Healthy Desserts – Instead of store bought popsicles loaded with sugar make your own using fruit. I make green popsicles and homemade Paletas for my kids all summer long. Dip some strawberries in honey sweetened plain yogurt, sprinkle with coconut, and freeze for strawberry pops on a stick. Chocolate pudding and chocolate pops can be made by mixing avocado with cacao and honey. Slap some frozen yogurt between two whole-grain graham crackers for ice cream sandwiches. Stop buying processed sweets and candy and put a big bowl of fruit on the table daily. This is what we do and it really works.

Buy a Produce Bin/Box – One thing that has worked well for us is to get a produce box every week. The kids are excited to see what we get every week and they want to try everything they see.

Pick Your Own and Grow Your Own – You pick farms make the process of gathering good a whole lot of fun. Would your kids prefer to get a store bought candy bar or spend an afternoon picking raspberries with their own two hands and then making raspberry sorbet when they get home? I know which my own kids would prefer. Giving our kids real food experiences makes real food more exciting. This goes for growing their own food as well.

Let Kids Cook – One of the first things I let my oldest son (now 10) do was to make his own smoothies. Now most mornings he gets up and makes himself a spinach, carrot, banana, smoothie for breakfast. He also cooks his own food and since he has to use what we have in the house, he is cooking healthy food.

Try a Healthy Foods Class or e-Course – If you need step by step help then there are numerous classes you can take. Whole Foods has live classes at most locations. There are also some REALLY good online ones like GNOWFGLINS where you can take three e-courses in Fundamentals, Sourdough, and Cultured Dairy for one super low price. The Get Cultured e-course is another good one.

What healthy eating baby step has worked for you?

Wednesday, February 16th, 2011

9 Comments on Transitioning Kids to REAL Food

  • Christine

    I like and have followed a lot of these steps! I also stopped buying packaged food at the grocery store and, for the most part, my daughter doesn’t miss it now–though that took a few weeks. I really want a Vitamix now especially since I just broke our blender….

  • Derek Henry

    Great advice on transitioning in ways that can be subtle but have the biggest impact. I fortunately have had my son on the right food since Day 1, so no reprogramming is needed. We found out about how to be truly healthy while my wife was pregnant so we made the decision just in time.

  • Brooke

    Awesome tips! Eating less grains is hard….

    I have been trying really hard recently to not buy any food that comes in a box. It’s hard, but rewarding. Now, if only I can get my boyfriend to give up the mainstream foods. It’s hard to convince people to eat healthy when they have never had health problems of their own. Prevention just doesn’t seem to be important……

  • This is really interesting! I don’t have kids yet, but I do hope that we will be able to transition to a real and natural food kitchen. My husband’s a pretty good sport about things like this and trying to eat mainly real food, but still likes his sausage, bacon, dry roasted peanuts and chips. Perhaps I should start making him homemade (and therefore healthier) dry roasted peanuts and chips and try to get organic or free range sausages and bacon… Hrm. Anyways, thank you for sharing your tips! :)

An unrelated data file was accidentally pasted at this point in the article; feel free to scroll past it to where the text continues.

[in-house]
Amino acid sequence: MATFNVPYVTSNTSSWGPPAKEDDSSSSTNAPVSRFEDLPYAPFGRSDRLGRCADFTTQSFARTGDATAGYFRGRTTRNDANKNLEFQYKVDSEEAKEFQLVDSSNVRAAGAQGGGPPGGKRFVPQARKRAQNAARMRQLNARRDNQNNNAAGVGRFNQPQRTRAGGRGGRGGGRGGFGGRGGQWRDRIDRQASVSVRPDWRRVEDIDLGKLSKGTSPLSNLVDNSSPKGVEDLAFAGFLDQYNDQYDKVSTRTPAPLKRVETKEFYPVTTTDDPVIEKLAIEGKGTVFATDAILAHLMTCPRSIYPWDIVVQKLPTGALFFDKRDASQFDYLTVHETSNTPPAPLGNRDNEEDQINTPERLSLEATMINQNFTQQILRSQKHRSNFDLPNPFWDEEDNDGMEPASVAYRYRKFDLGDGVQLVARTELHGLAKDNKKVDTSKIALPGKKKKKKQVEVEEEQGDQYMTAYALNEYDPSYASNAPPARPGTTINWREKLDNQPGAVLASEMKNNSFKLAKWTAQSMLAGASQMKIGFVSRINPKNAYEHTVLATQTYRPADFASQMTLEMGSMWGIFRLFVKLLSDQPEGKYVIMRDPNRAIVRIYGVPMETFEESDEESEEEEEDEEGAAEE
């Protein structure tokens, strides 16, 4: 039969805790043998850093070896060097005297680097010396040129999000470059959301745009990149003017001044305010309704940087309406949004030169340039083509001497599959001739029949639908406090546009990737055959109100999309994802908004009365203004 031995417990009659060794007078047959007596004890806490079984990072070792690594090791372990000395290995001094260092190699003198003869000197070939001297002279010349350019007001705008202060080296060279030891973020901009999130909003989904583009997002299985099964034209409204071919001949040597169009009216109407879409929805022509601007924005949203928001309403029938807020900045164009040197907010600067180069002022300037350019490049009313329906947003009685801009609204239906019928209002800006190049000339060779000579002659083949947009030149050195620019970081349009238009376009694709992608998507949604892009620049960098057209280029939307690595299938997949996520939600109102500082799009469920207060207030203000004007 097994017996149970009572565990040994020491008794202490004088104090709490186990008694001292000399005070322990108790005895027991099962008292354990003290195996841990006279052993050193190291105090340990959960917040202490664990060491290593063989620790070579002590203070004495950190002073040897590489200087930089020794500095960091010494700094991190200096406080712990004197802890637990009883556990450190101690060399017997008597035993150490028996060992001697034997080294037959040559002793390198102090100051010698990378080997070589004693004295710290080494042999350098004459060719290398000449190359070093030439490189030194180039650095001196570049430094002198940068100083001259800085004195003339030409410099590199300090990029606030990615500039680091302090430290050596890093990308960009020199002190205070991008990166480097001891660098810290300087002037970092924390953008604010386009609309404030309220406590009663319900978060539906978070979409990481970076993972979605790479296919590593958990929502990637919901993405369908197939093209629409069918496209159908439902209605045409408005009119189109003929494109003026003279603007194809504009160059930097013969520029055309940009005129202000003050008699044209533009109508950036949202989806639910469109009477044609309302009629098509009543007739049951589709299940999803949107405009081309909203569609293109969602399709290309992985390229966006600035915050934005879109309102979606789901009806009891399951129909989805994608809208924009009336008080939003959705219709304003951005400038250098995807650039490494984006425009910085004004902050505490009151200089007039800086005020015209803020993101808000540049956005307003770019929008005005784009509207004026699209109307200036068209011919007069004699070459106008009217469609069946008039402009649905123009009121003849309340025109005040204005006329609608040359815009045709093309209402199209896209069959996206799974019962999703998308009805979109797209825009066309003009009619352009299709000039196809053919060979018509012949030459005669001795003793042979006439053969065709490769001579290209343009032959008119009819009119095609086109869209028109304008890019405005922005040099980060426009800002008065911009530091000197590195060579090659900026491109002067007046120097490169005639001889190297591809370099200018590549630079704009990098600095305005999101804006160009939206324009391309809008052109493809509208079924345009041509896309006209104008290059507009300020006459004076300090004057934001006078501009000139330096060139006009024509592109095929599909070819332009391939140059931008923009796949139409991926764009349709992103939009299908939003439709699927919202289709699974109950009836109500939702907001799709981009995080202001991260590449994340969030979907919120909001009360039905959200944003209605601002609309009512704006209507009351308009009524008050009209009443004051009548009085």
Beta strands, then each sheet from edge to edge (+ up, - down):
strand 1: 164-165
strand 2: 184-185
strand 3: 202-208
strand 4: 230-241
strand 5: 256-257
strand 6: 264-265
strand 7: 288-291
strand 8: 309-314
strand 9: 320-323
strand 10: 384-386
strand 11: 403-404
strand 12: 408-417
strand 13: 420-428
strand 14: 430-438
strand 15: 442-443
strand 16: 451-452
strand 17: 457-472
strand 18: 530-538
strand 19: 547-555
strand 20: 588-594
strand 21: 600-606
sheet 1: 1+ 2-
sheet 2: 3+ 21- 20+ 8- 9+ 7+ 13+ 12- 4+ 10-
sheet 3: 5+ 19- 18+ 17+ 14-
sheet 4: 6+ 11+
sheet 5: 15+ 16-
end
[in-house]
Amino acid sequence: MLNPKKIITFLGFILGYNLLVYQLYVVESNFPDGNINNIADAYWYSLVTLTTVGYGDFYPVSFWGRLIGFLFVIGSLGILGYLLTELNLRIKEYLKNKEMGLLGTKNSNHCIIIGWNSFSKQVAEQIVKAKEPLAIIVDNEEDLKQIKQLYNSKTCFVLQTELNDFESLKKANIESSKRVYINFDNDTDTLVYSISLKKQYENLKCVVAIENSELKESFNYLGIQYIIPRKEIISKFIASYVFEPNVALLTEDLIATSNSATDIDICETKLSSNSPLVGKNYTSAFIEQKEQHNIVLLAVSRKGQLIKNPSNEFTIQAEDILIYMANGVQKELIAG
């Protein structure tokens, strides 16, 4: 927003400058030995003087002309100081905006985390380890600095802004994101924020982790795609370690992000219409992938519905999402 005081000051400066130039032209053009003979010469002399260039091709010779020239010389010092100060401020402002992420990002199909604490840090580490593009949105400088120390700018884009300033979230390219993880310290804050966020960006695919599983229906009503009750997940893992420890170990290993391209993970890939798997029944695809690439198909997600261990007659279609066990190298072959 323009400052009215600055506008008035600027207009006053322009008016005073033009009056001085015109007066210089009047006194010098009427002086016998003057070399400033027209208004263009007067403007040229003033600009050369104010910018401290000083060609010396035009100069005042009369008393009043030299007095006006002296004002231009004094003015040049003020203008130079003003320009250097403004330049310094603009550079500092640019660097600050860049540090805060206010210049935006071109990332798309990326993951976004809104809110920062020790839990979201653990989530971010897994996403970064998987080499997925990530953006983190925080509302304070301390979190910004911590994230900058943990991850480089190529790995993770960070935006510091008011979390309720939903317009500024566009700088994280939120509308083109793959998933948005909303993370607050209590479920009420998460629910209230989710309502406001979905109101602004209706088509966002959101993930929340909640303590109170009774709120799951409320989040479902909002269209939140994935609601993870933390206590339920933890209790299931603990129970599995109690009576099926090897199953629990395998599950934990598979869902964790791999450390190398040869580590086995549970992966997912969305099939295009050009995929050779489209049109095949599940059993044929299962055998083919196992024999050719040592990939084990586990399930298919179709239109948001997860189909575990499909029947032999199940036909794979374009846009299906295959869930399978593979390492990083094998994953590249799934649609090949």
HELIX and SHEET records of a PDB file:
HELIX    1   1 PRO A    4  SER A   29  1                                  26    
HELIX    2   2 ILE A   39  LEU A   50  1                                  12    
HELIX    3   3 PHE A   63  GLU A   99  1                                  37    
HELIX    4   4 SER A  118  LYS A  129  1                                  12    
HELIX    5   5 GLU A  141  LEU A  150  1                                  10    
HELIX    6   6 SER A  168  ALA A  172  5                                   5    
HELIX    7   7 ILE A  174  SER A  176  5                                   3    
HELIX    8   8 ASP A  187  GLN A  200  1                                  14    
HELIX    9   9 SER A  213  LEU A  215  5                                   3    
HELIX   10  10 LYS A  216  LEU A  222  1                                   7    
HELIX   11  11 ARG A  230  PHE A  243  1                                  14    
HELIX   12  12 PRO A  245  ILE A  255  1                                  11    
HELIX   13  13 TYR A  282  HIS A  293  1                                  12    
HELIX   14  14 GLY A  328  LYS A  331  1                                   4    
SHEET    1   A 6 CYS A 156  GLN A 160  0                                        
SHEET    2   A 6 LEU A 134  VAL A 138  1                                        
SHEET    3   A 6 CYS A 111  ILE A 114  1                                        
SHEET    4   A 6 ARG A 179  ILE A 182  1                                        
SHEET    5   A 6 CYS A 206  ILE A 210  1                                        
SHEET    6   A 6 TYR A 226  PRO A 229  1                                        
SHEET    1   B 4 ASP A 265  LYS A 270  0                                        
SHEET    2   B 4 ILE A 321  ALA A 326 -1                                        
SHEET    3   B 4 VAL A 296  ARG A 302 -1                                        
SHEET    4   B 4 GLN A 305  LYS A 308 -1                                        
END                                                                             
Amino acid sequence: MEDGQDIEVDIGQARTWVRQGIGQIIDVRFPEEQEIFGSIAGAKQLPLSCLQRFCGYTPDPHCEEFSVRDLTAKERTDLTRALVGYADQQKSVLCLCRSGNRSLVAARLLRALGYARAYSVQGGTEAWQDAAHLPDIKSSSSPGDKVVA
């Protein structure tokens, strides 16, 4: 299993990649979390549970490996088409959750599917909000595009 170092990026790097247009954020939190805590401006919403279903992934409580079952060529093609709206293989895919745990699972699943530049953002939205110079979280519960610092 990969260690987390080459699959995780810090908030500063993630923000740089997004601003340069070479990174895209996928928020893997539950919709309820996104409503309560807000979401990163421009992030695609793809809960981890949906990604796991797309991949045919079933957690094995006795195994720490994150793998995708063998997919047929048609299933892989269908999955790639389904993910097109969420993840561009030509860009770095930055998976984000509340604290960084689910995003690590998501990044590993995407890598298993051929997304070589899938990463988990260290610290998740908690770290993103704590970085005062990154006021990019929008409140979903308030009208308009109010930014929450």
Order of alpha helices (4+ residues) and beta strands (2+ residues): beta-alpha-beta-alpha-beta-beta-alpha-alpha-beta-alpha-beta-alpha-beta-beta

• Sandy

    Thanks for the tips. I really appreciate it! I want to make many of these changes. I love the sorbet–looks awesome!

  • We’ve been in this process at our house for a while now. My kids were hesitant at first, but have really started to appreciate the fact that we’re doing something that is beneficial to our bodies. It’s been a fight at times, but the end result has been so worth it! I watched my daughters take their Valentines candies, given by a friend of the family, and toss it. It’s so exciting to know that they “get it”. I’ve learned a lot in the few weeks that I’ve been reading your blogs. I didn’t even know that kombucha or kefir existed, nor did I ever think about making my own sourdough. Thank you for the new knowledge!

  • KatieR

    My husband and I have been trying to go the non-packaged route since the new year (trying to convince myself it wasn’t part of some cliched “resolution” but it totally was). We’d been pretty hooked on Trader Joe’s (especially garlic hummus) and bread, oh bread.

    We’ve been going to our local neighborhood (very good) meat market and getting fresh produce. Right now are meals are pretty meat heavy, so interested in finding out what i can do that isn’t.

    Love the green sorbet idea. Don’t have kids yet, but my husband would LOVE it. Thanks!

  • I think that involving your kids in the kitchen is a great way to get them interested in natural foods. Case in point, I got a coconut for my daughter because she was interested in the way it looked. We talked about how coconuts float to new islands and did a little experiment to show her how that worked. She worked on cracking it open the entire time I was cooking Valentine’s dinner (added bonus, she was occupied while I worked on a nice dinner for everyone). and has been savoring the broken pieces for two days now, chomping away on this relatively non-messy (once you get the milk out) snack when we go on errands. What processed food could keep a 4 year old that busy for that long? Thanks for the great blog.

  • Erin OK @ it’s OK

    Thanks for these tips. I used to be a vegetarian & eat really healthy, and my food choices haven’t been as conscious the last 5 years since I started eating meat again. My son has just started eating solid foods, so as I look for meal and snack ideas for him I’m really trying to get our family into some healthier habits. Hopefully he will learn to prefer wholesome foods!
    Your sorbet does look amazing!